Vagus Nerve Stimulation (VNS) for Epilepsy.

Vagus nerve stimulation (VNS) is a type of neuromodulation.

It is designed to change how brain cells work by giving electrical stimulation to certain areas involved in seizures.

The vagus nerve is part of the autonomic nervous system, which controls functions of the body that are not under voluntary control (such as heart rate and breathing). The vagus nerve sends information from the brain to other areas of the body. It also carries information from the body to the brain

Research has shown that VNS may help control seizures by:

  • Increasing blood flow in key brain areas.
  • Raising levels of some brain substances (called neurotransmitters) important to control seizures.
  • Changing EEG (electroencephalogram) patterns during a seizure.
  • 8 out of 10 people with epilepsy may have an increase in their heart rate before a seizure.

In the newer VNS models (AspireSR® and SenTiva), a fast increase in heart rate can be picked up. This triggers an extra burst of stimulation to help stop these seizures.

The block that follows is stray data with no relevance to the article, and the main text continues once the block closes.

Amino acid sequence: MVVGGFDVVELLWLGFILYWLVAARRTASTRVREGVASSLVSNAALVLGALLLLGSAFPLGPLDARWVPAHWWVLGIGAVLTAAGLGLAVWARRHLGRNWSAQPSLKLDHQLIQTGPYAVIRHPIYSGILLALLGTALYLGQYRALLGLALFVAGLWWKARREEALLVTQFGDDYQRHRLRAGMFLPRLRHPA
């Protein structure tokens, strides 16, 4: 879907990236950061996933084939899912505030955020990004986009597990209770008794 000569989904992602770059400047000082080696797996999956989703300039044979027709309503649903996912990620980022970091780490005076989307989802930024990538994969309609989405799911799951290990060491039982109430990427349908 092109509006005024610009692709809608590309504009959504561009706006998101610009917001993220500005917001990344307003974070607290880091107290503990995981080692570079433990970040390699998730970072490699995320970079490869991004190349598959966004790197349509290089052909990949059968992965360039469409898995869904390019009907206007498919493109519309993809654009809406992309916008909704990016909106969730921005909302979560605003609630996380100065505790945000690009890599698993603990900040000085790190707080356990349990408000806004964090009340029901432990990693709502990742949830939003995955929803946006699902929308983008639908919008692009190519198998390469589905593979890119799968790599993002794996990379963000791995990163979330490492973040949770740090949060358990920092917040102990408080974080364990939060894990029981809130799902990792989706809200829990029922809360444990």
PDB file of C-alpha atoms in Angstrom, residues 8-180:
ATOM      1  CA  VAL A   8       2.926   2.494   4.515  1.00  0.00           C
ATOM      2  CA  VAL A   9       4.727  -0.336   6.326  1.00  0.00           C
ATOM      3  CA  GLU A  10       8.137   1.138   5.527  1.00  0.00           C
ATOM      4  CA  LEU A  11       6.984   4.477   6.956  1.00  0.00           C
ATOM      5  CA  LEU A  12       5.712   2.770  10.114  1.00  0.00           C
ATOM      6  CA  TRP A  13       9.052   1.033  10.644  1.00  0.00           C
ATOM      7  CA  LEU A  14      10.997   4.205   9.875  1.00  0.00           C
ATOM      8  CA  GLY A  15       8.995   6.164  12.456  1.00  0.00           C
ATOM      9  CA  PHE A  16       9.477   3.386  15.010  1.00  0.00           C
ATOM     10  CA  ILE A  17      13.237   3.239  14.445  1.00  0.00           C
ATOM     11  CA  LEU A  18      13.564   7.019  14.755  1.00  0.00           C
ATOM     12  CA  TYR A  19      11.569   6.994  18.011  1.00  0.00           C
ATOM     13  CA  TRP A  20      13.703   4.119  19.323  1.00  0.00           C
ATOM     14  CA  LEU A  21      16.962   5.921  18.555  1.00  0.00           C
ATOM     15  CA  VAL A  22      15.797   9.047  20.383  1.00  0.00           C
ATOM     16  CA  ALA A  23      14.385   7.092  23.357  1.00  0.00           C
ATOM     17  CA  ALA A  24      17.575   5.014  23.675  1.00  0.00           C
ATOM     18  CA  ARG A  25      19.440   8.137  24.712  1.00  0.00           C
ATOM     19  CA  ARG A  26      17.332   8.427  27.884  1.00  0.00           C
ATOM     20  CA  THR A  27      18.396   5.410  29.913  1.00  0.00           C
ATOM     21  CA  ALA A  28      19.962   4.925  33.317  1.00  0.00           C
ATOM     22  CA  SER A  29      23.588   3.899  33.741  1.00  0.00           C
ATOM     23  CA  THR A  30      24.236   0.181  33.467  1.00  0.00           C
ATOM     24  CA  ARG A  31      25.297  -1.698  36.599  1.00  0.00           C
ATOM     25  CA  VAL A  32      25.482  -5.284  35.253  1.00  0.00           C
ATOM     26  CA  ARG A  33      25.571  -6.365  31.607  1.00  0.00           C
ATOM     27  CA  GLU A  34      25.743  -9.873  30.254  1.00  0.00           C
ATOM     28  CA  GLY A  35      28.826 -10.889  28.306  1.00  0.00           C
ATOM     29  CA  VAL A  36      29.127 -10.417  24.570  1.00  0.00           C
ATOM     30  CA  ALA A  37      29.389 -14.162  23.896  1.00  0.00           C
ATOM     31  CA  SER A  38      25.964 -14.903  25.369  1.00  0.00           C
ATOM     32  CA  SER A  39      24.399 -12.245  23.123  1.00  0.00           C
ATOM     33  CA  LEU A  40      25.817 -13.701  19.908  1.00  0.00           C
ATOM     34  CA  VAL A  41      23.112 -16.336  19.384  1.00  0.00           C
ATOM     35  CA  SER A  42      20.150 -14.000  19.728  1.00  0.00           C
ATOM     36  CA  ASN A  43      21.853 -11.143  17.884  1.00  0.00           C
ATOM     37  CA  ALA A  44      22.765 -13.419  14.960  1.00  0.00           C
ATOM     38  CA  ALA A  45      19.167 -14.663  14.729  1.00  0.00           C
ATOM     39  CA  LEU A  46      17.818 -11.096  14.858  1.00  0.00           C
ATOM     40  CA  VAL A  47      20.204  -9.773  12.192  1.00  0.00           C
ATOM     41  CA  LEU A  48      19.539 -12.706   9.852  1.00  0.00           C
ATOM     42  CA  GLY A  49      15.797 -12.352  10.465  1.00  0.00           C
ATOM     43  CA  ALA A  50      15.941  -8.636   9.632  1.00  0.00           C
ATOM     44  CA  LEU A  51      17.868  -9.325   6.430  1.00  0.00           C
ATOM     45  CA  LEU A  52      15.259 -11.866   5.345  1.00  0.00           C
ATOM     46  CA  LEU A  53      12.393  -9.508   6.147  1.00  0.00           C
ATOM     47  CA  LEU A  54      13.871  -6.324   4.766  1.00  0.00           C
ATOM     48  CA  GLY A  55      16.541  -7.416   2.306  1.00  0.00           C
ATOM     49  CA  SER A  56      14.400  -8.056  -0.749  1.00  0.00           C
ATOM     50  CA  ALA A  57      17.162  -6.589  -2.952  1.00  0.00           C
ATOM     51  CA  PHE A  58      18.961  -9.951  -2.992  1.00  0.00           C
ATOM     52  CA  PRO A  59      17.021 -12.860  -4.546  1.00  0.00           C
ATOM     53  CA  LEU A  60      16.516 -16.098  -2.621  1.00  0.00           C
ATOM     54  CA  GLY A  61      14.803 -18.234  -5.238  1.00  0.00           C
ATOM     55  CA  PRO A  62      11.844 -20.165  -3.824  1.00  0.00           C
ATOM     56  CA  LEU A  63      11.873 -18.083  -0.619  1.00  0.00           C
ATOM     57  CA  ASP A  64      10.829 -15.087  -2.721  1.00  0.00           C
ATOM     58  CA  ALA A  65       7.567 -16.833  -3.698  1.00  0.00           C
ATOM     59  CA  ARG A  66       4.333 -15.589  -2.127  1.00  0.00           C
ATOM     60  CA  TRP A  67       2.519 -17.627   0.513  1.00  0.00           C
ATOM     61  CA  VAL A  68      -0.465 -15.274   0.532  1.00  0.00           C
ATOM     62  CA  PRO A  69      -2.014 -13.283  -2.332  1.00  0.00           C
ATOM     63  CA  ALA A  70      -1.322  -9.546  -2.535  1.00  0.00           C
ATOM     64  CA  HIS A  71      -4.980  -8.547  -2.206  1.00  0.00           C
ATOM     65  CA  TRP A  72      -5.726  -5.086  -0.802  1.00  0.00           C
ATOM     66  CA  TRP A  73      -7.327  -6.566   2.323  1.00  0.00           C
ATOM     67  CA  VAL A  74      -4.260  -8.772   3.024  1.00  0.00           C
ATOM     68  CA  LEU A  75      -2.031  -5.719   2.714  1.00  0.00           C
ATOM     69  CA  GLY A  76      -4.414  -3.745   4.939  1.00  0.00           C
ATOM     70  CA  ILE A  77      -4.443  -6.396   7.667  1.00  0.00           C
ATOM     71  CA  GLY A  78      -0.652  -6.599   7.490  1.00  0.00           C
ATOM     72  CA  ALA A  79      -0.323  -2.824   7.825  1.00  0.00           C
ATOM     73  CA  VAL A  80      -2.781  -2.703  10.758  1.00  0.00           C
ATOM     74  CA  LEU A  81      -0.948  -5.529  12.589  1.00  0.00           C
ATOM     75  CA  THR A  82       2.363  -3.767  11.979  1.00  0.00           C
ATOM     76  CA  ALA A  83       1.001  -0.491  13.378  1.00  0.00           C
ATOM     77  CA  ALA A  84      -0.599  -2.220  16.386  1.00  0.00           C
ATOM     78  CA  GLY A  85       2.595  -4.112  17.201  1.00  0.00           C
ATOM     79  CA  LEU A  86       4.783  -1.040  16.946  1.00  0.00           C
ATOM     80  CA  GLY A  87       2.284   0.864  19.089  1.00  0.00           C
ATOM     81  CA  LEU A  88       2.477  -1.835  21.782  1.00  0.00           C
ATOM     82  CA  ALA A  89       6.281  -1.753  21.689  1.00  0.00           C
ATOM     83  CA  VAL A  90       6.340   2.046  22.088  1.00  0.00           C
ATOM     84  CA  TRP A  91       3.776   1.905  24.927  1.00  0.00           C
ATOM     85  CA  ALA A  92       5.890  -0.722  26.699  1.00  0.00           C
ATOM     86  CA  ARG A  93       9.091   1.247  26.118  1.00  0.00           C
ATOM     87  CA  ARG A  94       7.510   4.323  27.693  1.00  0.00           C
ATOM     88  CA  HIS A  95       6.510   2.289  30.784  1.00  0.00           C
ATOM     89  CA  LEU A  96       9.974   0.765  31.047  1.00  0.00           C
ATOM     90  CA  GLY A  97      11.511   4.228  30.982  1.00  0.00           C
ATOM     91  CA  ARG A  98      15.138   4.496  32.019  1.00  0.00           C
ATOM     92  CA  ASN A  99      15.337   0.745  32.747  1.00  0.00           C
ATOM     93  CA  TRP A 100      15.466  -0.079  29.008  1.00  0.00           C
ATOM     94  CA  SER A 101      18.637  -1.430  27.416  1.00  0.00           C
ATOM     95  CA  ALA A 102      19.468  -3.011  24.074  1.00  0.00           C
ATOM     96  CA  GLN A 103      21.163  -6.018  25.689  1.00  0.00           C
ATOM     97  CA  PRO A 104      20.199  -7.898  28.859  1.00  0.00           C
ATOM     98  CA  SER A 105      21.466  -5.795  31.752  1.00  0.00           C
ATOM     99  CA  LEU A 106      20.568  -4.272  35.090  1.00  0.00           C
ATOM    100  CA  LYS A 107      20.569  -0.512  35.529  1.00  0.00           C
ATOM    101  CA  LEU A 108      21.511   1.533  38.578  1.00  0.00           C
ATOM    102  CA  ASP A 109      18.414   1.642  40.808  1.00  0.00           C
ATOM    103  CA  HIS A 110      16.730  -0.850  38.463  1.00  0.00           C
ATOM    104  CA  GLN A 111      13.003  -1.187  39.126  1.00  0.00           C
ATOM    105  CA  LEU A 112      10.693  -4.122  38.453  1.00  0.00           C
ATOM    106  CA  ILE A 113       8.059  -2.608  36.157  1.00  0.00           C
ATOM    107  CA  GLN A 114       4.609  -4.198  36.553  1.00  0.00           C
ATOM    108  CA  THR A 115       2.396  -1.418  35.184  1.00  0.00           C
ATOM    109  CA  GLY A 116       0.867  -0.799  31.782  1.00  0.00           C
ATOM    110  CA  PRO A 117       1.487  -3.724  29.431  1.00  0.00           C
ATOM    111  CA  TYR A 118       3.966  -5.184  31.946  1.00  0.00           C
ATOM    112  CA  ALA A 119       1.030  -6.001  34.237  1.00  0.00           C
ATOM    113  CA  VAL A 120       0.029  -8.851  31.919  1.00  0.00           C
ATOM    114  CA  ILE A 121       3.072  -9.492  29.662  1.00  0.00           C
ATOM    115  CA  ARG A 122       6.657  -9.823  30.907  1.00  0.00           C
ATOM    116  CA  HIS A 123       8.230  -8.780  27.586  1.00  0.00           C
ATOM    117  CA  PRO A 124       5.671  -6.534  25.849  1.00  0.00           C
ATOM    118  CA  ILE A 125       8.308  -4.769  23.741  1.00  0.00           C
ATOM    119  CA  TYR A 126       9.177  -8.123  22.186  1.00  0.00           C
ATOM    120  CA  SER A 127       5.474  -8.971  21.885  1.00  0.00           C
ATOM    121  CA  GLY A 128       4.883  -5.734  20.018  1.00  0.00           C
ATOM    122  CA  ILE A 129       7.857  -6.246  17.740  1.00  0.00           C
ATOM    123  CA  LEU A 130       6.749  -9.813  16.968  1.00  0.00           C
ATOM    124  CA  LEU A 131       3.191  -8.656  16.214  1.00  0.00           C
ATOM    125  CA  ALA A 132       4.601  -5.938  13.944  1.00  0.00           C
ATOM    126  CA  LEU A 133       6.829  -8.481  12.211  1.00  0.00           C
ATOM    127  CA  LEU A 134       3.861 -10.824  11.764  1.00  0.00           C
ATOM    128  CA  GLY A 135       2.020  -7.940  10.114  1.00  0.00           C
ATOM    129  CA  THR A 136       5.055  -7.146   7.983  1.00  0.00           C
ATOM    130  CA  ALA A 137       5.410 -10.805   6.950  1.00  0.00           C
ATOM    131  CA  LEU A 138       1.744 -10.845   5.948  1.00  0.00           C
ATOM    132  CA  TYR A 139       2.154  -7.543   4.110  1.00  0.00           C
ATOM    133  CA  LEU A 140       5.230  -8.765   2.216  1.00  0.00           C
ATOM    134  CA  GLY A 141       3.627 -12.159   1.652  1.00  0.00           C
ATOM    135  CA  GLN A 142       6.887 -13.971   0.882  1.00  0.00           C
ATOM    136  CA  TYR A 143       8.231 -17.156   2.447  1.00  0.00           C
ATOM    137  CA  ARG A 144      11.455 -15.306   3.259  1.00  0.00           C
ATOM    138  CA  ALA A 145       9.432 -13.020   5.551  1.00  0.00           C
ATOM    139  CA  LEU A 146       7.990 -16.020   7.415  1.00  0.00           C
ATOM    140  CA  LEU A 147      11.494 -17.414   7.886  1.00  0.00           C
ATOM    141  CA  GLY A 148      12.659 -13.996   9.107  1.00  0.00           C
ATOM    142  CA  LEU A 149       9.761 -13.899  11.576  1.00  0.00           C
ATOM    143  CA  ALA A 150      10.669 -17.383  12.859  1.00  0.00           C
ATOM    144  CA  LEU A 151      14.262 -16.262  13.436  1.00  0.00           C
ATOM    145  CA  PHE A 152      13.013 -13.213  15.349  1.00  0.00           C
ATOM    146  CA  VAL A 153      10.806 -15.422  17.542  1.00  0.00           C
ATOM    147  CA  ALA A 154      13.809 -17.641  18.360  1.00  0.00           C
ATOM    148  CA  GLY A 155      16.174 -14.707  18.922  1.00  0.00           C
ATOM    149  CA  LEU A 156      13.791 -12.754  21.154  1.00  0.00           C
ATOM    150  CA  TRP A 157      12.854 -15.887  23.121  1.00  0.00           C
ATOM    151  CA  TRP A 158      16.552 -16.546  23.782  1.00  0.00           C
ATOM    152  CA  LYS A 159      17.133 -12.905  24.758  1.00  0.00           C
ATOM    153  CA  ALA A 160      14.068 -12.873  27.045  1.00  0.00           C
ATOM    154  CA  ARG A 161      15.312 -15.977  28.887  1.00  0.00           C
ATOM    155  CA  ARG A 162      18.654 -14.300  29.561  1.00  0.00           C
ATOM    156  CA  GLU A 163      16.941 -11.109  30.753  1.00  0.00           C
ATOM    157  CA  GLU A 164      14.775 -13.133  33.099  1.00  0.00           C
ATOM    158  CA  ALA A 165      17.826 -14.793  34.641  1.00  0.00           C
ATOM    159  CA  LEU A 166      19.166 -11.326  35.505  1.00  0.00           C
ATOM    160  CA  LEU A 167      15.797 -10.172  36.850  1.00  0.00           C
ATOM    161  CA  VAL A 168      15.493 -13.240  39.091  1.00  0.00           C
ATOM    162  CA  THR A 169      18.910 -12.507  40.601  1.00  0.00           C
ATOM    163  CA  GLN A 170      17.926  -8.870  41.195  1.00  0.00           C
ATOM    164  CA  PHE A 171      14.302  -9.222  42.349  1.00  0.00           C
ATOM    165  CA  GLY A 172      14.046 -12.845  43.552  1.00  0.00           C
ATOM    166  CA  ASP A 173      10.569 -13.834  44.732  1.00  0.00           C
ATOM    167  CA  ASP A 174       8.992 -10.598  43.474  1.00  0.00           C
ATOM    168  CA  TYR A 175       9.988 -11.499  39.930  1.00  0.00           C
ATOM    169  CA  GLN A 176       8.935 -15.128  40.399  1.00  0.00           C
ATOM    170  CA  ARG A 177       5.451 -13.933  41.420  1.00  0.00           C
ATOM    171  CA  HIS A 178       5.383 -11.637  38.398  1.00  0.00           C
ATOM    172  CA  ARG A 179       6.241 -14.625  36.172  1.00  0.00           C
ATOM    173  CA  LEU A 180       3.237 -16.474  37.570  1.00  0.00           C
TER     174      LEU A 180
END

These models may be especially helpful for people who are not aware of when seizures happen, if seizures are not witnessed, or if seizures occur at night.

This therapy does not cure epilepsy. It’s designed to help control seizures by lessening the number and severity of seizures.

Initially, people with VNS had an average decrease in seizures by 28% in the first 3 months. A review of 65 people who had VNS for 10 years or more, showed improvements in seizure control over time. Seizures decreased by 36% after 6 months, 58% after 4 years, and 75% by 10 years after the VNS was placed.

Other ways VNS may help people were reported in a study of 112 adults with focal epilepsy that did not respond to medicines.

People were placed in two groups:

1) VNS therapy and best medical practice, or

2) No VNS but received best medical practice. Information was collected over a 1-year period.

Results of this study showed:

Recovery time after a seizure may be shorter for some people. 8 of 10 people reported an improved quality of life. About 6 of 10 reported less worry about seizures and improved quality of life.


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Information source: Epilepsy Foundation .


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